Kagro X at the Orange Overlord makes an interesting point:
Just prior to the vote on Joe Lieberman’s Homeland Security chairmanship, the Washington Post’s Chris Cillizza followed with a story that drew considerable notice for this quote:
Asked what it would mean if Lieberman kept his chairmanship, one Senate Democratic aide said bluntly: “The left has been foiled again. They can rant and rage but they still do not put the fear into folks to actually change their votes. Their influence would be in question.”
It was a calculated statement, of course, and one that’s as likely to have come from “one Senate Democratic aide” who works for Lieberman as anyone else. But what’s interesting here was the credence the theory seemed to have among Conventional Wisdom watchers.
And it’s plausible enough on its face, though I’d argue that the fact that a bunch of bloggers drove the Senate Democratic Steering and Outreach Committee to publicly announce its intention to hold a formal vote isn’t exactly something to sneeze at. We fought, we lost. It happens. But our fights never used to culminate in votes of the Senate Democratic Caucus before.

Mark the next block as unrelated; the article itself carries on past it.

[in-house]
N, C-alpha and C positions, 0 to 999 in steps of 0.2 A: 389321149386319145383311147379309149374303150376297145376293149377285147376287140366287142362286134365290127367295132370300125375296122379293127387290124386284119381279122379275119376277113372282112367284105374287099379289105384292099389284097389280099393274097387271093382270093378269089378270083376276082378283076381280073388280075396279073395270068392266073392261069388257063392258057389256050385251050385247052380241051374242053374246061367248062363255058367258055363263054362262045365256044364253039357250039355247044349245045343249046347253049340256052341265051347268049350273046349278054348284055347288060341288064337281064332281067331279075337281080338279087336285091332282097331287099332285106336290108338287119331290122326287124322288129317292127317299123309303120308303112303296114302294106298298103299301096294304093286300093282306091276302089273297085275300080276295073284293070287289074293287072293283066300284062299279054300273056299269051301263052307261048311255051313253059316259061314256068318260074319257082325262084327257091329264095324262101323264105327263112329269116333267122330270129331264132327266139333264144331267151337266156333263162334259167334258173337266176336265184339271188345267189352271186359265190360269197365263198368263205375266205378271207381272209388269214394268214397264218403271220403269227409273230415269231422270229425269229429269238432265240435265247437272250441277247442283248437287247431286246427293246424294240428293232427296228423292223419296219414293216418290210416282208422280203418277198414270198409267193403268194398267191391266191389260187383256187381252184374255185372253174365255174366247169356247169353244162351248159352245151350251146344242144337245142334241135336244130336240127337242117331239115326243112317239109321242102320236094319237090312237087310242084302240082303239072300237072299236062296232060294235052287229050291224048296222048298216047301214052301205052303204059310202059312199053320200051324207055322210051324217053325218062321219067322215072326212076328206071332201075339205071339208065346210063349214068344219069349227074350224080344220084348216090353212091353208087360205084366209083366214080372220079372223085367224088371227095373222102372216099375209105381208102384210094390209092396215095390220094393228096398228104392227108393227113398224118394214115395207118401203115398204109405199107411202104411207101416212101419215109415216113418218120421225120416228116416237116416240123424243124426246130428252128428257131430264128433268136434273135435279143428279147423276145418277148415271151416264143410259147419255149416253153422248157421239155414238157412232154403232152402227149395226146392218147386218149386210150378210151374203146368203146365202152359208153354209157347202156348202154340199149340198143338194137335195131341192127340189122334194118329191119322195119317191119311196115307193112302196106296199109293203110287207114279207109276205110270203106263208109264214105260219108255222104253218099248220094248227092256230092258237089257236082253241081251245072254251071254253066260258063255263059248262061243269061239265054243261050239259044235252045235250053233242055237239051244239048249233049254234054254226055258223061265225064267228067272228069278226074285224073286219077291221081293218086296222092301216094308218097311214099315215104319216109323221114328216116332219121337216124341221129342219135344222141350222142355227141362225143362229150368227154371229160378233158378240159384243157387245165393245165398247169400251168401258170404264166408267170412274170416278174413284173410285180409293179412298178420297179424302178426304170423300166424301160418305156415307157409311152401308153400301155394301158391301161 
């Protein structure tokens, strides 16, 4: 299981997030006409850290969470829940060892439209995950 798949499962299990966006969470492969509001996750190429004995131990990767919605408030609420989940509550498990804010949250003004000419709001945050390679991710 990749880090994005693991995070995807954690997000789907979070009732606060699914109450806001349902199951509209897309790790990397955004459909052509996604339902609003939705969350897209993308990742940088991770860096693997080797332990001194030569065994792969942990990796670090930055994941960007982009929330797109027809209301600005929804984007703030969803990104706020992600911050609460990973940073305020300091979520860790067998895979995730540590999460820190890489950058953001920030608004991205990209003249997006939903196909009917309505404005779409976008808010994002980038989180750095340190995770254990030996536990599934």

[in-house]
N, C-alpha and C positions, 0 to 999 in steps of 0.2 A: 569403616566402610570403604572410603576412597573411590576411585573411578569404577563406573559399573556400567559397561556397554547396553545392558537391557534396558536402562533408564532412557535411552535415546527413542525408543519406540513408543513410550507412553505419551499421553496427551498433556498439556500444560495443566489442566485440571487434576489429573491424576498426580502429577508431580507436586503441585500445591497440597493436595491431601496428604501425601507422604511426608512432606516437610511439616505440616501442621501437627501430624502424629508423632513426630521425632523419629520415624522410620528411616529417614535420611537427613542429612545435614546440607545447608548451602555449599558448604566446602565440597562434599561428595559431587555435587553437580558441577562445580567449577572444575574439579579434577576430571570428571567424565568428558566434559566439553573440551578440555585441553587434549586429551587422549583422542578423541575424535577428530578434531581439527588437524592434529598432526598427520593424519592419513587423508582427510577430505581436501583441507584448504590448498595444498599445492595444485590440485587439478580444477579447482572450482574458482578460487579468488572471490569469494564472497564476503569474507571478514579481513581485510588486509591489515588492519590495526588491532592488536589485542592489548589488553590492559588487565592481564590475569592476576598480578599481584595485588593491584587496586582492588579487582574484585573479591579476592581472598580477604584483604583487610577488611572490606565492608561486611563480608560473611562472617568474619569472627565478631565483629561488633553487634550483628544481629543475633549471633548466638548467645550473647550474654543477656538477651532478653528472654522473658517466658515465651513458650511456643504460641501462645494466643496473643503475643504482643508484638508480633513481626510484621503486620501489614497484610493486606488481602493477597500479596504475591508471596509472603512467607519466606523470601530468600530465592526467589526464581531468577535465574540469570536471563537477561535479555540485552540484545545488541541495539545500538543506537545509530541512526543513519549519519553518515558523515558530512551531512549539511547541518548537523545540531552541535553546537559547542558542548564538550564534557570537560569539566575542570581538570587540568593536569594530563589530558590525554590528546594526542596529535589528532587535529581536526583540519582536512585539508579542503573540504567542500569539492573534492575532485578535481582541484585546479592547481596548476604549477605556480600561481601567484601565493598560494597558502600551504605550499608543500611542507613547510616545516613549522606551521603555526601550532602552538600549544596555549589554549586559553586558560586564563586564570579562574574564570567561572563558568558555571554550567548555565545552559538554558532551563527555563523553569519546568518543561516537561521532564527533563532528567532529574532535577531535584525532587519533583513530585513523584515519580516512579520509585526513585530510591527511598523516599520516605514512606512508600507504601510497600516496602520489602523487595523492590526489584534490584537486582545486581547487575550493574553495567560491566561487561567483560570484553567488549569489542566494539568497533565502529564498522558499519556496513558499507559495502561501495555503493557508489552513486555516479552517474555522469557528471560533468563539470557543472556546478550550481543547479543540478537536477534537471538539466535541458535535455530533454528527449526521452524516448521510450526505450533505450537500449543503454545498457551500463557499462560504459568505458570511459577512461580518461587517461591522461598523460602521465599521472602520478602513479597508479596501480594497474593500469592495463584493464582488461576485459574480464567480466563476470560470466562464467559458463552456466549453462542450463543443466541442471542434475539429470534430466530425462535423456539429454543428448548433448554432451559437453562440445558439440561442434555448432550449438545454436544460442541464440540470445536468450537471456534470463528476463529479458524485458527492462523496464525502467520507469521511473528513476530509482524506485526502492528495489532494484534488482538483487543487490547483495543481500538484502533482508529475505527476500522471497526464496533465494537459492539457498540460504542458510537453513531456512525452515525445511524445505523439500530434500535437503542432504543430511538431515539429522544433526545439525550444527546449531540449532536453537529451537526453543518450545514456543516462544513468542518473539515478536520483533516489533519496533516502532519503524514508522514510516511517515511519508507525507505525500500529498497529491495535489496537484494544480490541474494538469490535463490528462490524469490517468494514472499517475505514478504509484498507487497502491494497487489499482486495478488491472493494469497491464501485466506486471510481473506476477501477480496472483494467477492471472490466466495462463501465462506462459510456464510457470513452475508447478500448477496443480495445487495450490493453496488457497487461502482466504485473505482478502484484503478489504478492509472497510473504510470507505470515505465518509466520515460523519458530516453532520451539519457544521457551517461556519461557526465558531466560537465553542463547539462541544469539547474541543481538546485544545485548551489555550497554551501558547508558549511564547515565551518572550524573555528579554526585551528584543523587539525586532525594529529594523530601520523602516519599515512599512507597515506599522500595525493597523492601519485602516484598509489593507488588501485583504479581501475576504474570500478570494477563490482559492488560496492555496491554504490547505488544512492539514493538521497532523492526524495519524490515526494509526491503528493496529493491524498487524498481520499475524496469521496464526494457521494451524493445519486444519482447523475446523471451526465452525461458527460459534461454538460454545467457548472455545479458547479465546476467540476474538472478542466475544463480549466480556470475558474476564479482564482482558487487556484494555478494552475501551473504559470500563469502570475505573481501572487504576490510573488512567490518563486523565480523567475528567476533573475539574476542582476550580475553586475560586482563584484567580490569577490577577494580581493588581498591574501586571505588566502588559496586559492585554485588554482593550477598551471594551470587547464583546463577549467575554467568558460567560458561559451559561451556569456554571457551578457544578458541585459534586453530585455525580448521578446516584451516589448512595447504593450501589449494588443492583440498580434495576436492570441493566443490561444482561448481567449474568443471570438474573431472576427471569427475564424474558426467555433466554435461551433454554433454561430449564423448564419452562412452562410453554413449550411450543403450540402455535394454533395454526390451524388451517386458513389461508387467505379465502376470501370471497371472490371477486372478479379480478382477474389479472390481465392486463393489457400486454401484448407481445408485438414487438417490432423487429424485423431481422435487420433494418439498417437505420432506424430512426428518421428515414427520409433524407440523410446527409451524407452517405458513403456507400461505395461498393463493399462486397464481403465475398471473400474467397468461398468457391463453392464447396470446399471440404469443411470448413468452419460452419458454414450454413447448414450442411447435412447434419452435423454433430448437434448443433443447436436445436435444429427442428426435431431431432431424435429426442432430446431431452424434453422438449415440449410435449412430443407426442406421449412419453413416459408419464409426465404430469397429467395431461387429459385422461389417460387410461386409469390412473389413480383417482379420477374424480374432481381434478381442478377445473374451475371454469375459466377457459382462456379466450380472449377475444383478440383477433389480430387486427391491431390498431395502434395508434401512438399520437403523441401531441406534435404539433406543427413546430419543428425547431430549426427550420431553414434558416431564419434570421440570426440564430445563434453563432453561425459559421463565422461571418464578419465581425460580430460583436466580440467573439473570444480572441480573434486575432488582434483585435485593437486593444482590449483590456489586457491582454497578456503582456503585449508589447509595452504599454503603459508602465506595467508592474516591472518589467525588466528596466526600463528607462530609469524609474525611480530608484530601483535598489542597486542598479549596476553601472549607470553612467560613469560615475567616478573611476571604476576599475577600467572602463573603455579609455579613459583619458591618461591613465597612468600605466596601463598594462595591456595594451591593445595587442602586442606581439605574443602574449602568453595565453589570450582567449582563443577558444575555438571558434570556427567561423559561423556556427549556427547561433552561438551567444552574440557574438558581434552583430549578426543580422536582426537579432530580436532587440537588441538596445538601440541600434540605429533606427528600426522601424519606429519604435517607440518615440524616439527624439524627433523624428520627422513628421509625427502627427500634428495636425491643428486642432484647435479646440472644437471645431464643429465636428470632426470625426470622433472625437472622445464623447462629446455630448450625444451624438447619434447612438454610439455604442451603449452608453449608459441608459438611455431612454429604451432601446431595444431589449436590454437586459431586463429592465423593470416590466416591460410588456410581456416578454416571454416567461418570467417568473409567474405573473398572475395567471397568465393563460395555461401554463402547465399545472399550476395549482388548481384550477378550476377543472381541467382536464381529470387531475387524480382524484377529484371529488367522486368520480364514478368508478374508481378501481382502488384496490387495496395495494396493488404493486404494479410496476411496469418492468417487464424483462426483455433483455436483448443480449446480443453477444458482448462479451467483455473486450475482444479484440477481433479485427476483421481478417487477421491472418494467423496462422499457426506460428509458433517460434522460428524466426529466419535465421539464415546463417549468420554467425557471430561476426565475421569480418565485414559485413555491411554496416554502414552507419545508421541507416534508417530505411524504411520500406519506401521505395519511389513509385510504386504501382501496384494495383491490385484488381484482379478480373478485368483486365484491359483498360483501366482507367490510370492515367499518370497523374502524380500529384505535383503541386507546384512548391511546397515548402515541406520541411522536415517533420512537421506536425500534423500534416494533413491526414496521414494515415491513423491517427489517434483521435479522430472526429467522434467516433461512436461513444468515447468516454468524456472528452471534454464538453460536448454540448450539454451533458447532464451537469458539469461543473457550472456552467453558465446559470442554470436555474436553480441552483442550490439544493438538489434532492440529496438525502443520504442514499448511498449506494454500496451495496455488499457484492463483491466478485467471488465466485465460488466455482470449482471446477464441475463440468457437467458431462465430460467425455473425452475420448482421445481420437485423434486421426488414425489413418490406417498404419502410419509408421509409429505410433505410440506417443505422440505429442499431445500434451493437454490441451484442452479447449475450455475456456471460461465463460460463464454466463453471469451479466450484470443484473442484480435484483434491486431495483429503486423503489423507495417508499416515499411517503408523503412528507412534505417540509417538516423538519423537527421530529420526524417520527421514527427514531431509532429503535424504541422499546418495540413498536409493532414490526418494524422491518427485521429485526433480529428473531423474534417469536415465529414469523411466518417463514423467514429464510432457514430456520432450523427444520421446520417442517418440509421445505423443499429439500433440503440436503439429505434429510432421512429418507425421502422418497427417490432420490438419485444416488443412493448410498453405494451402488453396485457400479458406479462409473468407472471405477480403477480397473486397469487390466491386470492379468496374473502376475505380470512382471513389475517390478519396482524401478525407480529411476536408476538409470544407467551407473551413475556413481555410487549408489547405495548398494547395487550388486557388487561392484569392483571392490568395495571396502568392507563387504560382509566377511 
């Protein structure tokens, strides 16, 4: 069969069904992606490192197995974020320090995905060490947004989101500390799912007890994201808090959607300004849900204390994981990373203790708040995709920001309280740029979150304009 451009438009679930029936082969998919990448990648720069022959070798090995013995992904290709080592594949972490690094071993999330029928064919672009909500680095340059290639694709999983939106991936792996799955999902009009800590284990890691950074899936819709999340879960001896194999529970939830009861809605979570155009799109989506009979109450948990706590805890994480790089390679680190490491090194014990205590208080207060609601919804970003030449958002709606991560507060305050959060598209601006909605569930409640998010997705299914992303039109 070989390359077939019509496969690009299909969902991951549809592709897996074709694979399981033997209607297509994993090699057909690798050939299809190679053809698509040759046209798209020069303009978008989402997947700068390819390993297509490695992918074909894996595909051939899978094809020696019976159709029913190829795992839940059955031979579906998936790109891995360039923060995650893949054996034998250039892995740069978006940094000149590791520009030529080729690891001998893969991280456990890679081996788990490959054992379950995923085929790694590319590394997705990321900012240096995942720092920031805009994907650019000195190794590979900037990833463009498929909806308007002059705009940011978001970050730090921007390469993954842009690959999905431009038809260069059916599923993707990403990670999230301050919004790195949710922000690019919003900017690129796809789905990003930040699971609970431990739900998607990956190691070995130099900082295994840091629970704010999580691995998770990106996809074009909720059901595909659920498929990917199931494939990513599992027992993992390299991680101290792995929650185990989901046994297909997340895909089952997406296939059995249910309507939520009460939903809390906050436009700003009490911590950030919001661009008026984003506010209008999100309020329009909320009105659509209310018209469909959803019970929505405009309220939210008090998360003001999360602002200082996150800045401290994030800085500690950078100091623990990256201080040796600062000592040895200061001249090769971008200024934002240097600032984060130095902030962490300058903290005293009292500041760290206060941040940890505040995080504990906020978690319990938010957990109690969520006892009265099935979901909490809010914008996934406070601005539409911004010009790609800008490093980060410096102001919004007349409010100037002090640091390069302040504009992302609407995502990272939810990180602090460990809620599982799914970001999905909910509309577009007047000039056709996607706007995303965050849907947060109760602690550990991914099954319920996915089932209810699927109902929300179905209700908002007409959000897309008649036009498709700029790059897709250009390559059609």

The story made me curious, though, about whether we’d see similar reaction in the traditional media about the results of the other marquee committee leadership contest of the new Congress, the Waxman-Dingell match-up for the chair of the House Energy & Commerce Committee. There’s been no shortage of coverage of the issue itself. And, of course, everyone covered the results. But where are the stories claiming that the defeat of the conservative wing of the House Democratic Caucus and their Blue Dog ringleaders represents a “foiling” of the right? That the Blue Dogs “can rant and rage, but they still do not put the fear into folks to actually change their votes? That their influence is in question?
Maybe I don’t feel quite as upset at the Lieberman vote after all. Dingell was as much of an impediment to the liberal agenda as Lieberman.